Statistics professor Salil Mehta, adjunct professor at Columbia and Georgetown who teaches probability and data science and whose work has appeared on this website on numerous prior occasions, was banned by Google on Friday.
What did Salil do to provoke Google? It is not entirely clear, however what is clear is that his repeated attempts at restoring his email, blog and other Google-linked accounts have so far been rejected with a blanket and uniform statement from the search giant.
Here is what happened, in Salil Mehta’s own words.
Don’t do a googol of evil
Freedom is not free unless corporations who exert a large influence in our lives believe in our well-being. I am a statistics professor and understand that there needs to be reasonable standards to control a large social network and make sure everyone is able to enjoy it freely. Invariably people disagree (we all see this), but some principles, such as simply showing probability and statistics with the sole hope of educating others, should be acceptable and in the middle of the distribution. I am for a higher standard, and a higher purpose. There is great care that I have taken to make sure that people treat one other well, admit faults, and present math and probability education to a wide audience.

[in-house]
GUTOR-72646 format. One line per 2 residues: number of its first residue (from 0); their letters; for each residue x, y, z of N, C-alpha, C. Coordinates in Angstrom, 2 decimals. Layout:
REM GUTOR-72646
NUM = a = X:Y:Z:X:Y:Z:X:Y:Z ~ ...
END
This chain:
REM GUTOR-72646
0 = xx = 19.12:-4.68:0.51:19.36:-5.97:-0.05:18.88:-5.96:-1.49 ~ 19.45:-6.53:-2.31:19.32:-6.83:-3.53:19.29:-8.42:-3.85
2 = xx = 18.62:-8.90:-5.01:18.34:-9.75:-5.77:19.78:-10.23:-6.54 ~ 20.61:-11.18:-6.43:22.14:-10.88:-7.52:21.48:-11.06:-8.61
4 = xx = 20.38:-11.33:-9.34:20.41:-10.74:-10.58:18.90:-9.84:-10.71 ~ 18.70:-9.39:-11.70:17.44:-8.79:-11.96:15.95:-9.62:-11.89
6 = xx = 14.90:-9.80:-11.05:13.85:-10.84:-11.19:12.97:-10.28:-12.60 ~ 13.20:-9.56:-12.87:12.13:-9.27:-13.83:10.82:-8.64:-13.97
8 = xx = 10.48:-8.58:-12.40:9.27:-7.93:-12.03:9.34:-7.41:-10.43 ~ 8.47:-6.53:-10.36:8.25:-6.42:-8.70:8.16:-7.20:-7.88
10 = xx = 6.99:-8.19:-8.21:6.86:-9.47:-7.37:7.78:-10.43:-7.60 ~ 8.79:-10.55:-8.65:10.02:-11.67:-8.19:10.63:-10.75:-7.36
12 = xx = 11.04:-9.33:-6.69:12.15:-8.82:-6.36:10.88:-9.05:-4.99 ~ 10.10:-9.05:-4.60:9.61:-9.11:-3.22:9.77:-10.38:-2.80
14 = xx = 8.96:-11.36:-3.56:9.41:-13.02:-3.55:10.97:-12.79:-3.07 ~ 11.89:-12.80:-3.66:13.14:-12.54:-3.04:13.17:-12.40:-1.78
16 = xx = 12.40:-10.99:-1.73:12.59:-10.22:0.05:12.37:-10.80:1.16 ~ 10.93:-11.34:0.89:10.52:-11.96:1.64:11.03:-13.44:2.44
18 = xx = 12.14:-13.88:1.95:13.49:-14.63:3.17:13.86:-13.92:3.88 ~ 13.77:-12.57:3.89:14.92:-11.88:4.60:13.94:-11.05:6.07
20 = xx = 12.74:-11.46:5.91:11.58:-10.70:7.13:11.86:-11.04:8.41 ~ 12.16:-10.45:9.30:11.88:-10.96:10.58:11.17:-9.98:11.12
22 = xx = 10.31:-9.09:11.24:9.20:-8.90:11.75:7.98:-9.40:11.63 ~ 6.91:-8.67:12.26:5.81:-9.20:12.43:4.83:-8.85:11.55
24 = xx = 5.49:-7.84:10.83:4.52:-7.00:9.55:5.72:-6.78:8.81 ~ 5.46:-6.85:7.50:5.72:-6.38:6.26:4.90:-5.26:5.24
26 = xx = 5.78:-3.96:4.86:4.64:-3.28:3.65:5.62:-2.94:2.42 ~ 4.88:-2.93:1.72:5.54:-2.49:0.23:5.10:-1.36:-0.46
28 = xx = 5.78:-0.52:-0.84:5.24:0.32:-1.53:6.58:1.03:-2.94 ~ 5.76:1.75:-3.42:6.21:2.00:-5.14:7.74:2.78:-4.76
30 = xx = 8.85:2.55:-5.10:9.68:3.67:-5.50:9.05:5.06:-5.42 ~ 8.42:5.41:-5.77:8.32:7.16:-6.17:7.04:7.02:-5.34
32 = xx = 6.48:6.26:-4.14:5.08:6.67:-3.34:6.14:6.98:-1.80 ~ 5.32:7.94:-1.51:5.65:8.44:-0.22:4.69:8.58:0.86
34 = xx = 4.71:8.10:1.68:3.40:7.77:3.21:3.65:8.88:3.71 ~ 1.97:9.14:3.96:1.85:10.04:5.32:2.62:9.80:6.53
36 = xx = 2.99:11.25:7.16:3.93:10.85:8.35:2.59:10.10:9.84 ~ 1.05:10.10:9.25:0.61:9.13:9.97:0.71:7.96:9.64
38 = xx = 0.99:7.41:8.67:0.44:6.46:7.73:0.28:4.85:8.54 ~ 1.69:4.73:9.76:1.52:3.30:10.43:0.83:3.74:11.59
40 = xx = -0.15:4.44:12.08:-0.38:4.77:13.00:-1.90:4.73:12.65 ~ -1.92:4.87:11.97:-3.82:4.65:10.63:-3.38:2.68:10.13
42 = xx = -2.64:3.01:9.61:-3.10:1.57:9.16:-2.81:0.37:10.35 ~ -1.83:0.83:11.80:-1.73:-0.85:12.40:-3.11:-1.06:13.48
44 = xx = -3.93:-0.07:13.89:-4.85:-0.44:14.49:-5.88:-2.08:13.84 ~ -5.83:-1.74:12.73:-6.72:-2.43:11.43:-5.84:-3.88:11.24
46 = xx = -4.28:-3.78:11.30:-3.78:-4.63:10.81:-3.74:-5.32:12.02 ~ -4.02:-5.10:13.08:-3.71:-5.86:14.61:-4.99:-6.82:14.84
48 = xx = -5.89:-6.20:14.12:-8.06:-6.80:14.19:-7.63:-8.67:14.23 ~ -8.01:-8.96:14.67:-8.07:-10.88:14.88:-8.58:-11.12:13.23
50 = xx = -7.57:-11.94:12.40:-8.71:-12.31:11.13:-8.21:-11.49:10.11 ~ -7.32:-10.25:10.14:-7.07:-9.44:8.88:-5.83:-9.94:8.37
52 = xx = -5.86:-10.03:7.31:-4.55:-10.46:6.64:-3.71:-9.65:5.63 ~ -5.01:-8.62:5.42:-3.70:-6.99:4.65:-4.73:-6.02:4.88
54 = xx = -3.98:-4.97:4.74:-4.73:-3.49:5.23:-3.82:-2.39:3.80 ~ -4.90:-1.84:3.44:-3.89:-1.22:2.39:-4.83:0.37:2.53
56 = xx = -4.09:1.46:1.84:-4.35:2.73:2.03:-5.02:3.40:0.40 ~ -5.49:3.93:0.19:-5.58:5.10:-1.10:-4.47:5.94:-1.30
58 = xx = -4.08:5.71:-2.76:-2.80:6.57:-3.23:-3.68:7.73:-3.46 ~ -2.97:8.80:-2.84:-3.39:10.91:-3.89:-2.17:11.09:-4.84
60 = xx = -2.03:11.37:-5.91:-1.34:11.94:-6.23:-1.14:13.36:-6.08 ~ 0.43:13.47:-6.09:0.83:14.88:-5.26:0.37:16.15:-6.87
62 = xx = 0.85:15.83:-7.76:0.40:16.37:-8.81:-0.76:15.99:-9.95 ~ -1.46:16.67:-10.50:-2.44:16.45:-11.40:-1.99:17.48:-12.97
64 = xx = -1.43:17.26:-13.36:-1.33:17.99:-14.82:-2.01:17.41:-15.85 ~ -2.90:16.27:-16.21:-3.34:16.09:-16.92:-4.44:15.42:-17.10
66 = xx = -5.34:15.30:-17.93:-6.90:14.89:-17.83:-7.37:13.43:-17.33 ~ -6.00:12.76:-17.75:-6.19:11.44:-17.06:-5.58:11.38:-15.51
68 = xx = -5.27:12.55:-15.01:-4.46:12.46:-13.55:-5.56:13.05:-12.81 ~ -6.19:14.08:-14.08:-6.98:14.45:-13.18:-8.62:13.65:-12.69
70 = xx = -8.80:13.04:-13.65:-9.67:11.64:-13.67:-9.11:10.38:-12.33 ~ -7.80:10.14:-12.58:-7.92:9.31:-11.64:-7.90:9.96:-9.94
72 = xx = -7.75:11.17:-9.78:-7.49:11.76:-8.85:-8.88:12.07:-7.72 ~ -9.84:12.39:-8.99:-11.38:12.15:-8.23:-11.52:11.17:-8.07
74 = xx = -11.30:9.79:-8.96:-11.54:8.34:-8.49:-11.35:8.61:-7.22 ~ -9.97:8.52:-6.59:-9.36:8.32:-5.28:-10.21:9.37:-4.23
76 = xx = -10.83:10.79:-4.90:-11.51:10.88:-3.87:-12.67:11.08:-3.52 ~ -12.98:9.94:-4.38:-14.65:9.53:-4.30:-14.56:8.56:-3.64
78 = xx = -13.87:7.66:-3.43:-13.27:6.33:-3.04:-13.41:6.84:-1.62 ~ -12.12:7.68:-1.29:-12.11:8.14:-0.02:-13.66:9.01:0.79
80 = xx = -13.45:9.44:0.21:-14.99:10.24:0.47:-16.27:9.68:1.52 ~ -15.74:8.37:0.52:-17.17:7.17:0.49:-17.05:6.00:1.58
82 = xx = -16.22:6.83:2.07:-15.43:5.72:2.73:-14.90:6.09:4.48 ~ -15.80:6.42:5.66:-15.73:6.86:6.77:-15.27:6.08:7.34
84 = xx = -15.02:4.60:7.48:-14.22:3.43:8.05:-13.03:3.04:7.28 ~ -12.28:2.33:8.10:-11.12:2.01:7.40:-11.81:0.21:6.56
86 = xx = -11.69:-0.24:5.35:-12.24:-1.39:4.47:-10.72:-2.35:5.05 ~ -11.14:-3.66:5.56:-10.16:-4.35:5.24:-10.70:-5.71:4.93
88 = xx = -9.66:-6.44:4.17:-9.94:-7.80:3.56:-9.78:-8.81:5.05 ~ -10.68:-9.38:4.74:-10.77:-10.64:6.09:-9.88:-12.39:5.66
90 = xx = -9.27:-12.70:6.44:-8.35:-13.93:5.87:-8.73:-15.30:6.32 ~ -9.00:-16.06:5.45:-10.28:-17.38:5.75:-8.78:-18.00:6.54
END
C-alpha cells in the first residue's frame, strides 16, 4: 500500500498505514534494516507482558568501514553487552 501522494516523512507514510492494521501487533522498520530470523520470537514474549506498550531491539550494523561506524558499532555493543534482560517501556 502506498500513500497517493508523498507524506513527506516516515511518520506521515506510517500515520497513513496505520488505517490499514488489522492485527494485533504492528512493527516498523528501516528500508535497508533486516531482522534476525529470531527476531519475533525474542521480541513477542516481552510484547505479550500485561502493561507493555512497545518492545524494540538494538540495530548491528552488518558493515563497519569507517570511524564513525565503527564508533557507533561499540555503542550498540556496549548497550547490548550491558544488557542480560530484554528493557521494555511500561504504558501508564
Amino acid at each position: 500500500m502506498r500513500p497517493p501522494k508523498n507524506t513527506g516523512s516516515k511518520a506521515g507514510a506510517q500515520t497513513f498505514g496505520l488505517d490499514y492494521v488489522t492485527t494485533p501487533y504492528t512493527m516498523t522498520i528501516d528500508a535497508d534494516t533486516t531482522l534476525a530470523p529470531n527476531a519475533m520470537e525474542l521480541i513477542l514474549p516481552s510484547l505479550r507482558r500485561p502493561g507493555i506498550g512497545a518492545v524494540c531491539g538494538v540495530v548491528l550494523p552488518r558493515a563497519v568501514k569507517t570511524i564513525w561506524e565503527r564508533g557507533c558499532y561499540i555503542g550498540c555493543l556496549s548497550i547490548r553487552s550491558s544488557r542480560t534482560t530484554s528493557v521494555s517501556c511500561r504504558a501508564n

On Friday afternoon East Coast Time by surprise, I was completely shut down in all my Google accounts (all of my gmail accounts, blog, all of my university pages that were on google sites, etc.) for no reason and no warning. A number of us were stunned and unsure, but clearly we know at this point it wasn’t an accident. Here are some examples commented from best-selling author Nassim Taleb, and they have been retweeted by government officials, and the NYT and WSJ journalists.
Even his email was disabled by Google. https://t.co/Zj9g9MpKzr
— Nassim Nicholas Taleb (@nntaleb) August 19, 2017